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The North Bourke abattoir has officially opened!



Busy on the job at Thomas Foods International abattoir last week - Meat Inspector Brooklyn Trembath, Plant Manager Rhubin Reti and Maintenance Fitter Rodney Todkill. Photo TWH

Last Friday, Deputy Premier, Paul Toole, and Minister for Western NSW and Minister for Agriculture, Dugald Saunders attended the opening of Thomas Foods International’s Bourke Abattoir, where they announced that the abattoir would get $5 million from the NSW Government’s Regional Job Creation Fund.

“This $5 million investment will see Thomas Foods International boost local operations and provide a more efficient model for local farmers, enabling them to process stock locally and cut freight costs,” Mr Toole said.

“This funding will also incentivise ongoing investment in Bourke and surrounding areas and give local producers processing options closer to the farm gate, keeping supply chains and jobs in our regions.”

Minister for Western NSW and Minister for Agriculture, Dugald Saunders, said the funding would be a welcome boost for the local workforce.


Thomas Foods Group Operations Manager Bill Adcock (far left) explaining the operations of the North Bourke abattoir to Krystal Bock, Bourke Mayor Barry Hollman, Deputy Premier Paul Toole, Bourke Shire Council GM Leonie Brown, Agriculture Minister Dugald Saunders and Thomas Foods CEO Tony Stewart. Photo TWH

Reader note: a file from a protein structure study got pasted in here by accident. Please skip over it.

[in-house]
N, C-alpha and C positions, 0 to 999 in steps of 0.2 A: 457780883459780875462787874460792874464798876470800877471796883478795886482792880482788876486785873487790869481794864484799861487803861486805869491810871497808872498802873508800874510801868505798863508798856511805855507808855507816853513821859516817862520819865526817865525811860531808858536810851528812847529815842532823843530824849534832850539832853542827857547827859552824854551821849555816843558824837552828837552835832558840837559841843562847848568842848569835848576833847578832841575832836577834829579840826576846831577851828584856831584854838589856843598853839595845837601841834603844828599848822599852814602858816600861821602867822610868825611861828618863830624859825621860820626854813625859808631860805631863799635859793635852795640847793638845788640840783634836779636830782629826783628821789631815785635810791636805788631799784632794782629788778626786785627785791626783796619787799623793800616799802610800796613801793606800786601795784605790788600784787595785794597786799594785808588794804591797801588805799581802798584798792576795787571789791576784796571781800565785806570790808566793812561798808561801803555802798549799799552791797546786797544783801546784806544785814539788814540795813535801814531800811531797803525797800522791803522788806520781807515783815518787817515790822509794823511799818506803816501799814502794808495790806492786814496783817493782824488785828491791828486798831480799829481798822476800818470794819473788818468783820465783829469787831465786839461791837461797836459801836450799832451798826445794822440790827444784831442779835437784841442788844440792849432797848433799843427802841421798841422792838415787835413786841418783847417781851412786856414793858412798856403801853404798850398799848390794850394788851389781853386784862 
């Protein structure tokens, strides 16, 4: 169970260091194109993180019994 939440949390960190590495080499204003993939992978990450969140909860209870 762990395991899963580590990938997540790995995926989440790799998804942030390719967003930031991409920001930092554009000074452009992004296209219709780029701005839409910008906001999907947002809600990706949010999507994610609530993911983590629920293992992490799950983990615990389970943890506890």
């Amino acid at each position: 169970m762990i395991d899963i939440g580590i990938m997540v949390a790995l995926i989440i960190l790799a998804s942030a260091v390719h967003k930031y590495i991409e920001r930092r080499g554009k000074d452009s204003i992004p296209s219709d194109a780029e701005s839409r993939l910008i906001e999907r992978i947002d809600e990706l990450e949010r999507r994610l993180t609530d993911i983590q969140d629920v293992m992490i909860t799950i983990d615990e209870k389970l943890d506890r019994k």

“These are meaningful jobs being created for locals, and that means more opportunities to spend up at local businesses, creating a social and economic boost for the Bourke region,” Mr Saunders said.

“The benefits of this abattoir will be felt more broadly, with up to 3,000 animals a day to be processed at the site, servicing western NSW and Queensland.”

Before taking the politicians on a tour of the newly opened facility, Thomas Foods CEO, Anthony Stewart, reflected on the journey to get the abattoir up and running and announced TFI’s goals for the future.

“This facility was initially built in 2019 and operated for a brief period, and since then, has been sitting idle,” Mr Stewart said.

“We were presented with the opportunity late last year to come and have a look, and we figured out quickly that this was a good asset that had lots of potential, so we acquired it.

“Over the last ten months, we have had a team working on getting it ready for operation, and we are finally at that stage now.

“There are two stages to our operation – one goal is to build production; we are looking to get our numbers up to 3000 goats a day over the next three to six months, and the key to that is going to be building the workforce.


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